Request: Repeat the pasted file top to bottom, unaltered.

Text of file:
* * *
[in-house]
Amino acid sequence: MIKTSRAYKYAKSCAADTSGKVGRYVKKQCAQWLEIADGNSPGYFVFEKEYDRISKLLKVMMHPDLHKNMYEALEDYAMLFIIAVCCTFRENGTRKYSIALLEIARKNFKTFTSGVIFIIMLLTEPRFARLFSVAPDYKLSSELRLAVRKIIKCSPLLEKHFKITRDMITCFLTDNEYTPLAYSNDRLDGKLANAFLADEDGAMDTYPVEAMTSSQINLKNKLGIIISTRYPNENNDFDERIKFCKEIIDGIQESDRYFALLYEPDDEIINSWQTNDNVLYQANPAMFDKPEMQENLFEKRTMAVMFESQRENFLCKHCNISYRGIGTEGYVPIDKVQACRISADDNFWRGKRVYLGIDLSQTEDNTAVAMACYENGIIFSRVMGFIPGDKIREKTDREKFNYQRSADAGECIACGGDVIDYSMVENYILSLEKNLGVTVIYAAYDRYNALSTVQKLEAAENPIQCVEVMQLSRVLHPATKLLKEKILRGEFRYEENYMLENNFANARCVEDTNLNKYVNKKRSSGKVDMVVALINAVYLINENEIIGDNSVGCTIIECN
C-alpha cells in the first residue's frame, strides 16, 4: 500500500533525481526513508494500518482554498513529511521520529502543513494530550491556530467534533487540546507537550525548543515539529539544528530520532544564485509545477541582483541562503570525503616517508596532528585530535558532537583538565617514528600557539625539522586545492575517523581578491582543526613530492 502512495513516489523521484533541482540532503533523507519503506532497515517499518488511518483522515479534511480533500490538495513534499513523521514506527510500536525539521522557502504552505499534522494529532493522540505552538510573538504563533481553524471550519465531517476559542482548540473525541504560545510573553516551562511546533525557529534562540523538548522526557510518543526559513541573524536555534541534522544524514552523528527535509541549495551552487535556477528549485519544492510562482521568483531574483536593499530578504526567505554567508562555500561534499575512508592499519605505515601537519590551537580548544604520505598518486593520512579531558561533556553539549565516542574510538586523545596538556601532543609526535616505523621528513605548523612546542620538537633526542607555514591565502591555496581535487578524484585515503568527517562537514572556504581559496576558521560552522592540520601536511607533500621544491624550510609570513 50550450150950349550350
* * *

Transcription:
[in-house]
Amino acid sequence: MIKTSRAYKYAKSCAADTSGKVGRYVKKQCAQWLEIADGNSPGYFVFEKEYDRISKLLKVMMHPDLHKNMYEALEDYAMLFIIAVCCTFRENGTRKYSIALLEIARKNFKTFTSGVIFIIMLLTEPRFARLFSVAPDYKLSSELRLAVRKIIKCSPLLEKHFKITRDMITCFLTDNEYTPLAYSNDRLDGKLANAFLADEDGAMDTYPVEAMTSSQINLKNKLGIIISTRYPNENNDFDERIKFCKEIIDGIQESDRYFALLYEPDDEIINSWQTNDNVLYQANPAMFDKPEMQENLFEKRTMAVMFESQRENFLCKHCNISYRGIGTEGYVPIDKVQACRISADDNFWRGKRVYLGIDLSQTEDNTAVAMACYENGIIFSRVMGFIPGDKIREKTDREKFNYQRSADAGECIACGGDVIDYSMVENYILSLEKNLGVTVIYAAYDRYNALSTVQKLEAAENPIQCVEVMQLSRVLHPATKLLKEKILRGEFRYEENYMLENNFANARCVEDTNLNKYVNKKRSSGKVDMVVALINAVYLINENEIIGDNSVGCTIIECN
C-alpha cells in the first residue's frame, strides 16, 4: 500500500533525481526513508494500518482554498513529511521520529502543513494530550491556530467534533487540546507537550525548543515539529539544528530520532544564485509545477541582483541562503570525503616517508596532528585530535558532537583538565617514528600557539625539522586545492575517523581578491582543526613530492 502512495513516489523521484533541482540532503533523507519503506532497515517499518488511518483522515479534511480533500490538495513534499513523521514506527510500536525539521522557502504552505499534522494529532493522540505552538510573538504563533481553524471550519465531517476559542482548540473525541504560545510573553516551562511546533525557529534562540523538548522526557510518543526559513541573524536555534541534522544524514552523528527535509541549495551552487535556477528549485519544492510562482521568483531574483536593499530578504526567505554567508562555500561534499575512508592499519605505515601537519590551537580548544604520505598518486593520512579531558561533556553539549565516542574510538586523545596538556601532543609526535616505523621528513605548523612546542620538537633526542607555514591565502591555496581535487578524484585515503568527517562537514572556504581559496576558521560552522592540520601536511607533500621544491624550510609570513 50550450150950349550350